By. William Hunter EDTC 4001 Section 003 East Carolina University Middle Grades Education

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By. William HunterEDTC 4001 Section 003East Carolina University Middle Grades Education

Civil War Battles This is an interactive timeline showing the start of the Civil war along with some of the Major battles that took place. Learn aboutthe first four major battles of the Civil War. Fort SumterBattle Bull RunBattle of Shiloh Second Battle of Bull Run On April 10, 1861 Confederate forces at Charleston, South Carolina, demanded the surrender of the Union garrison of Fort Sumter in Charleston Harbor. Garrison commander Anderson refused. On April 12, Confederate batteries opened fire on the fort, which was unable to reply effectively. This was the first major land battle of the armies in Virginia. On July 16, 1861, the untried Union army under Brig. Gen. Irvin McDowell marched from Washington against the Confederate army, which was drawn up behind Bull Run beyond Centreville. On the 21st, McDowell crossed at Sudley Ford and attacked the Confederate left flank on Matthews Hill. Fighting raged throughout the day as Confederate forces were driven back to Henry Hill.On the morning of April 6, 1862, 40,000 Confederate soldiers under the command of Gen. Albert Sidney Johnston poured out of the nearby woods and struck a line of Union soldiers occupying ground near Pittsburg Landing on the Tennessee River. The overpowering Confederate offensive drove the unprepared Federal forces from their camps and threatened to overwhelm Ulysses S. Grants entire command.On August 28. The fighting at Brawner Farm lasted several hours and resulted in a stalemate. Pope became convinced that he had trapped Jackson and concentrated the bulk of his army against him. On August 29, Pope launched a series of assaults against Jacksons position along an unfinished railroad grade.Battle of Gettysburg Battle of Atlanta Battle of Mobile BayAppomattox Court HouseConfederate Gen. Robert E. Lee concentrated his army around Gettysburg, Pennsylvania, upon the approach of Union Gen. George G. Meades forces. On July 1, Confederates drove Union defenders through Gettysburg to Cemetery Hill. The next day Lee struck the flanks of the Union line resulting in severe fighting at Devil's Den, Little Round Top, the Wheatfield, Peach Orchard, Culps Hill and East Cemetery Hill.The Battle of Atlanta was fought on July 22, 1864, just southeast of Atlanta, Georgia. Union forces commanded by William T. Sherman, wanting to neutralize the important rail and supply hub, defeated Confederate forces defending the city under John B. Hood. After ordering the evacuation of the city, Sherman burned most of the buildings in the city, military or not.On August 5, Rear Admiral David Farraguts Union fleet of eighteen ships boldly entered Mobile Bay and received a devastating fire from Forts Gaines and Morgan and other points. After passing the forts, Farragut engaged in aslow-motionslugfest with the Confederate ironclad CSS Tennessee, under the command of Adm. Franklin Buchanan.On April 8th while heading for the South Side Railroad at Appomattox Station, where food supplies awaited, the Confederates were cut off once again and nearly surrounded by Union troops near the small village of Appomattox Court House. Despite a final desperate attempt to escape, Lees army was trapped. General Lee surrendered his remaining troops to General Grant at the McLean House on the afternoon of April 9.Learn about the last four major battles of the Civil WarHey students! Use the internet browser below to interact with the great page that is geared towards you. It is full of great Civil War information and other interactive tools for you to use!This is a matching game. You are to match the war with winning side of the war, but watch out some wars had no winning side.Who won the Civil War? Drag the winning flag into the Barrel.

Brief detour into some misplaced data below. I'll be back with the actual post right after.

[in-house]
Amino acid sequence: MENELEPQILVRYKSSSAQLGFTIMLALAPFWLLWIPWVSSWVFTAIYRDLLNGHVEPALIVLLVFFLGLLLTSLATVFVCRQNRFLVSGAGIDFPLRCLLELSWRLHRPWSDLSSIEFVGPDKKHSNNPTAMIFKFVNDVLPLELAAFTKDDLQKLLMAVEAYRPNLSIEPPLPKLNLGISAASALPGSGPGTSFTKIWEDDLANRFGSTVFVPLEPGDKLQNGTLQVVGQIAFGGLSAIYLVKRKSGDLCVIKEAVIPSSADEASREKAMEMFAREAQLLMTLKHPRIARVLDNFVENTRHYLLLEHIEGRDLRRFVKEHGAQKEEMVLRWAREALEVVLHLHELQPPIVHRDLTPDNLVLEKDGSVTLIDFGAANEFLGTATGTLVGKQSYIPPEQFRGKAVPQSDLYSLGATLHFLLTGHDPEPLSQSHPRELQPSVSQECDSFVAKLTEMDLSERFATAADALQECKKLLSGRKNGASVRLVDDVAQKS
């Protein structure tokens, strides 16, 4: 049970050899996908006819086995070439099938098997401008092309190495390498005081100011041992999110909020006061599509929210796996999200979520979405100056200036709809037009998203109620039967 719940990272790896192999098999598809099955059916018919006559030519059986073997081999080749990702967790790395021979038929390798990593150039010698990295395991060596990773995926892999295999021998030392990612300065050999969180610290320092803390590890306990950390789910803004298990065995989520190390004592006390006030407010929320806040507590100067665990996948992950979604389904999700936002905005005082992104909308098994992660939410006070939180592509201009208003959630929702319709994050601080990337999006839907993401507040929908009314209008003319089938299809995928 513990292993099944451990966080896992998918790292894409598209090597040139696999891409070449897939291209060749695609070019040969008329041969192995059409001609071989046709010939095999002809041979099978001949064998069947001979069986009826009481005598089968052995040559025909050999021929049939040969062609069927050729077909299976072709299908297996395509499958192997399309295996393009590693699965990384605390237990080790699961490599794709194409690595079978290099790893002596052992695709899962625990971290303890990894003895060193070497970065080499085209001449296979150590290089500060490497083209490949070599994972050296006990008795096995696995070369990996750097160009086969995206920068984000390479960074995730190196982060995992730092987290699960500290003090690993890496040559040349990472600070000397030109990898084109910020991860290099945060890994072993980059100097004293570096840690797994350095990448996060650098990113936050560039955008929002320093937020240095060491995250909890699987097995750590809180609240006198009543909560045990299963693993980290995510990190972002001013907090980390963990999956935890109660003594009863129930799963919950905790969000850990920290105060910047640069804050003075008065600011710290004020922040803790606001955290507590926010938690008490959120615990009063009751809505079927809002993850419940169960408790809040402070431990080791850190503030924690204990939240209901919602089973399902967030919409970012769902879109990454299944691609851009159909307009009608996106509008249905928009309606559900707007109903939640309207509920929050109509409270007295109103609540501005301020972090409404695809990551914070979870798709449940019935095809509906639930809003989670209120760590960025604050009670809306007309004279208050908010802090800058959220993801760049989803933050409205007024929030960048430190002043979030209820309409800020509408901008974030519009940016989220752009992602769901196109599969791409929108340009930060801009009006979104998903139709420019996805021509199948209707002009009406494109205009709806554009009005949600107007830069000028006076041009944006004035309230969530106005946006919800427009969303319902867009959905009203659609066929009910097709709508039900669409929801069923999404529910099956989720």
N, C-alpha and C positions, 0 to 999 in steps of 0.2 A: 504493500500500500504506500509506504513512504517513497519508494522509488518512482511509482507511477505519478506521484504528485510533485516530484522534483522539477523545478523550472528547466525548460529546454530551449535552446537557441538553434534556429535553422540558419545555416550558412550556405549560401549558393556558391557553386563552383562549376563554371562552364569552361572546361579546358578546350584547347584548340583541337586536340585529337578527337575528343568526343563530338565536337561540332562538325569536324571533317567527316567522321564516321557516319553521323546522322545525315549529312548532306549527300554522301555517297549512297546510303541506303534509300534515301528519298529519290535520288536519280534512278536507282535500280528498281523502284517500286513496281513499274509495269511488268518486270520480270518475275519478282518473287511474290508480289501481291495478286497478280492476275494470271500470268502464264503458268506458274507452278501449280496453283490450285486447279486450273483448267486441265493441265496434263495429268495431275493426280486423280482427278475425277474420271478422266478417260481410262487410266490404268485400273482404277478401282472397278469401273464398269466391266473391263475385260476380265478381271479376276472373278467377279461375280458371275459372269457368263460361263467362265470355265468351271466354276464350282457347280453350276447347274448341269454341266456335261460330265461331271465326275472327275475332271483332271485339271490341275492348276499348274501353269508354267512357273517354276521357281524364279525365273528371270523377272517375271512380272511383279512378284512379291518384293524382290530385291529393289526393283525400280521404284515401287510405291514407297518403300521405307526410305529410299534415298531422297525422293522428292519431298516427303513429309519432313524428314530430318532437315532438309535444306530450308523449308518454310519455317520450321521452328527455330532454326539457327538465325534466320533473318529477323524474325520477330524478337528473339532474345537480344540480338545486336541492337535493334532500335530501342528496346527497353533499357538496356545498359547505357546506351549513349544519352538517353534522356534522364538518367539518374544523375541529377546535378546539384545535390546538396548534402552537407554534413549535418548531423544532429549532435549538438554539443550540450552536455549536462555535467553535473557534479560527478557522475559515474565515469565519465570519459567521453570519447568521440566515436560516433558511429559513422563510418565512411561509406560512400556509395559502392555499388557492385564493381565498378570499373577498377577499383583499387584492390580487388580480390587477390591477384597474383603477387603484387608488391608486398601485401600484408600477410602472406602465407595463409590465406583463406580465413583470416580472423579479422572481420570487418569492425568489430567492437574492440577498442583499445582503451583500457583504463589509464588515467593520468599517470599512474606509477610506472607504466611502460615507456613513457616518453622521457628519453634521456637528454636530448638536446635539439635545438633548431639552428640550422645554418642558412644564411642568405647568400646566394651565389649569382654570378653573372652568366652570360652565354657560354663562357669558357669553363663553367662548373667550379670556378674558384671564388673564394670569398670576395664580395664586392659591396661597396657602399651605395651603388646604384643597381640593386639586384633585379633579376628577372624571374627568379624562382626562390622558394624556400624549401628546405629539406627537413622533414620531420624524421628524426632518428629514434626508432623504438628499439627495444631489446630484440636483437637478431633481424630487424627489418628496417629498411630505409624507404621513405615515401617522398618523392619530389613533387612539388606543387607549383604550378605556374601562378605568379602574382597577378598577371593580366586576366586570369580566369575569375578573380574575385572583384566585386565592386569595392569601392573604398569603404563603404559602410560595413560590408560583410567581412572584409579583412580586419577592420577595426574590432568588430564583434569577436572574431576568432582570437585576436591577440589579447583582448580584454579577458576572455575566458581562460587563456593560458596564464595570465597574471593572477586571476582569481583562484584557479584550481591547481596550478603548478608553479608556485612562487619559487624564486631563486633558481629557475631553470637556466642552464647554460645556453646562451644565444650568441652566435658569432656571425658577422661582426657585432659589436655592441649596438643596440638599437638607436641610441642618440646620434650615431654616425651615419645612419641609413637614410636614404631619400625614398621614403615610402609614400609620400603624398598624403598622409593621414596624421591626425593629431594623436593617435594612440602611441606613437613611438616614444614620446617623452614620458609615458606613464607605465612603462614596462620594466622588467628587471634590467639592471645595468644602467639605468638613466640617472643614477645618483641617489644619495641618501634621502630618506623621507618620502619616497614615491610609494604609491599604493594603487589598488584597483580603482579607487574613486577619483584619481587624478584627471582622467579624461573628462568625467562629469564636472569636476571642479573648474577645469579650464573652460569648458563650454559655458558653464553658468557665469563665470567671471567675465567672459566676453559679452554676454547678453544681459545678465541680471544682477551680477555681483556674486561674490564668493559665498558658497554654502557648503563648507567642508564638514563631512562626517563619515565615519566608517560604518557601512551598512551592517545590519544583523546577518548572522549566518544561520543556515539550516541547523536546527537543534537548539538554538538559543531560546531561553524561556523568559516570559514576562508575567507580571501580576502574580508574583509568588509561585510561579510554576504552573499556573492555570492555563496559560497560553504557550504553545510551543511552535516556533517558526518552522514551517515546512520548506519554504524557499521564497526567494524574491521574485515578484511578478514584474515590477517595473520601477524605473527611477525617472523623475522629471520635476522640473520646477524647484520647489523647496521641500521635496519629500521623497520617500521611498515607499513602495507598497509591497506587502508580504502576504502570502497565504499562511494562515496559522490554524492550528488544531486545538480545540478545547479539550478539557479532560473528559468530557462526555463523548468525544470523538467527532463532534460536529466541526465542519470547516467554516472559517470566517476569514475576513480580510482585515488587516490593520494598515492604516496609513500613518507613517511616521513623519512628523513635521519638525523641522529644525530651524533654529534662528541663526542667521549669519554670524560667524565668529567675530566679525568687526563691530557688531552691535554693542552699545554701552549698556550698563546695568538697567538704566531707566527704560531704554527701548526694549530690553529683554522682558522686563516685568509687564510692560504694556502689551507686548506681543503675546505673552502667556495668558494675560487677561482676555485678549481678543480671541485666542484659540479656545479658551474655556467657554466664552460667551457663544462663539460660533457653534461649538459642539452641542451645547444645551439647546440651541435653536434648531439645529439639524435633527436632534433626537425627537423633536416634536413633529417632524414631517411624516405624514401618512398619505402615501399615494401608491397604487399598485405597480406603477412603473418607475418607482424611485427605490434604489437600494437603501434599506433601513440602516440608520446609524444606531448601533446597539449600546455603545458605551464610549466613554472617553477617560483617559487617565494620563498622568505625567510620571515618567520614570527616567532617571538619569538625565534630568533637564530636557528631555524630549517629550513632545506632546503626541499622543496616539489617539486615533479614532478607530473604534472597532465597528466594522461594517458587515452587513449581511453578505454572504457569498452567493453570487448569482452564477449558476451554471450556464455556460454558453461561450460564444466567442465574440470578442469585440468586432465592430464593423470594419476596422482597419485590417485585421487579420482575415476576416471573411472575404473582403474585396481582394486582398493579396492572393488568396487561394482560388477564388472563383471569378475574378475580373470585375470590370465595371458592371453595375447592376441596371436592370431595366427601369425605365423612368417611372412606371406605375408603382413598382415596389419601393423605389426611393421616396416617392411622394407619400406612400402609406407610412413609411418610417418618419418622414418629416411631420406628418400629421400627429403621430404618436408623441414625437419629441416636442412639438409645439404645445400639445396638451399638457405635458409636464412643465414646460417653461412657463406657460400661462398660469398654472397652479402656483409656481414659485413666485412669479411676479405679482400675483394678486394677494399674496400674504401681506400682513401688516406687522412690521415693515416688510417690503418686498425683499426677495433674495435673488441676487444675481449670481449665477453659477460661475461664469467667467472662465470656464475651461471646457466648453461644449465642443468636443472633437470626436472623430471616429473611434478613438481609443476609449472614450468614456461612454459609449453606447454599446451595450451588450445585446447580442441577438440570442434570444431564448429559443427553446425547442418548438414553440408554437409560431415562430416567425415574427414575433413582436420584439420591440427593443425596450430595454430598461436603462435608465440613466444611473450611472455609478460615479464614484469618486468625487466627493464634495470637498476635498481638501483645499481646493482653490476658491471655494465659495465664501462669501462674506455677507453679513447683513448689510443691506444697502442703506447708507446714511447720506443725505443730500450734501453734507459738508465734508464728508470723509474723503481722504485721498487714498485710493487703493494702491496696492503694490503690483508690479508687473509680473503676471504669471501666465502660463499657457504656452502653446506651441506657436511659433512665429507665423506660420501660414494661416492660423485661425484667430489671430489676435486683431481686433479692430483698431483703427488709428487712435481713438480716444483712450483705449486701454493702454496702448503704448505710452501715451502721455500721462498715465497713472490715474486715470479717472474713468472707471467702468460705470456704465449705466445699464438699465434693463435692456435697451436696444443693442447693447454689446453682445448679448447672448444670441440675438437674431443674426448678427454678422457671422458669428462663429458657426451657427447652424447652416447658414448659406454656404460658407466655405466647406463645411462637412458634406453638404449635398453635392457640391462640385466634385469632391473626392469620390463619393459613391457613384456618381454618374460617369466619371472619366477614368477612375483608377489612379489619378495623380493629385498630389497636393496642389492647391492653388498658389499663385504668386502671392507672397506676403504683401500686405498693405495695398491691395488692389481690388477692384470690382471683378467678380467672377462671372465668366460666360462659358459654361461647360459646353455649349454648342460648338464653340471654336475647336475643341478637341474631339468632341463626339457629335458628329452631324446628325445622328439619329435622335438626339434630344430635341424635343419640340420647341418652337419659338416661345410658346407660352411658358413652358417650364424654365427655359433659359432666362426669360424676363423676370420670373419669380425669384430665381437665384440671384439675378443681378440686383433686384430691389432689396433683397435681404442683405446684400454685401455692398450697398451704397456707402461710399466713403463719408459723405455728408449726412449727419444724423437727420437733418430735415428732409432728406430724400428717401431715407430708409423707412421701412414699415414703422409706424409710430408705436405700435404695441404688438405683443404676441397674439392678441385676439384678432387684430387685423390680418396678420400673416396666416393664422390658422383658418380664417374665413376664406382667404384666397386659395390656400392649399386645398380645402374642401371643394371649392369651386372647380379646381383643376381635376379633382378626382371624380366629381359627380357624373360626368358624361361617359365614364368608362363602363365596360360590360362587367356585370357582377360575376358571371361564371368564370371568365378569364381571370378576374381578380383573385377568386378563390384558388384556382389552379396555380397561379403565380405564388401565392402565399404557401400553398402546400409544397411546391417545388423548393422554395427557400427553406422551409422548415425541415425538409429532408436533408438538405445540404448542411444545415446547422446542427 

PullPullAbraham LincolnWho was President of the U.S. During the Civil War?

We will next be learning about the assassination of President Lincoln. Use this picture to complete the quiz below.

Click on the globe on the side of the picture. This will take you to a page dealing with Lincoln's assassination. This is what we will be learning about next.Resources"Abraham Lincoln's Assassination." A&E Television Networks, n.d. Web. 23 Apr. 2013."Civil War Trust." : Saving America's Civil War Battlefields. N.p., n.d. Web. 23 Apr. 2013.Grundy, Pamela. A Journey through North Carolina. Salt Lake City: Gibbs Smith, 2008. Print.Garcia, Jesus. Creating America: A History of the United States. Evanston, IL: McDougal Littell, 2005. Print.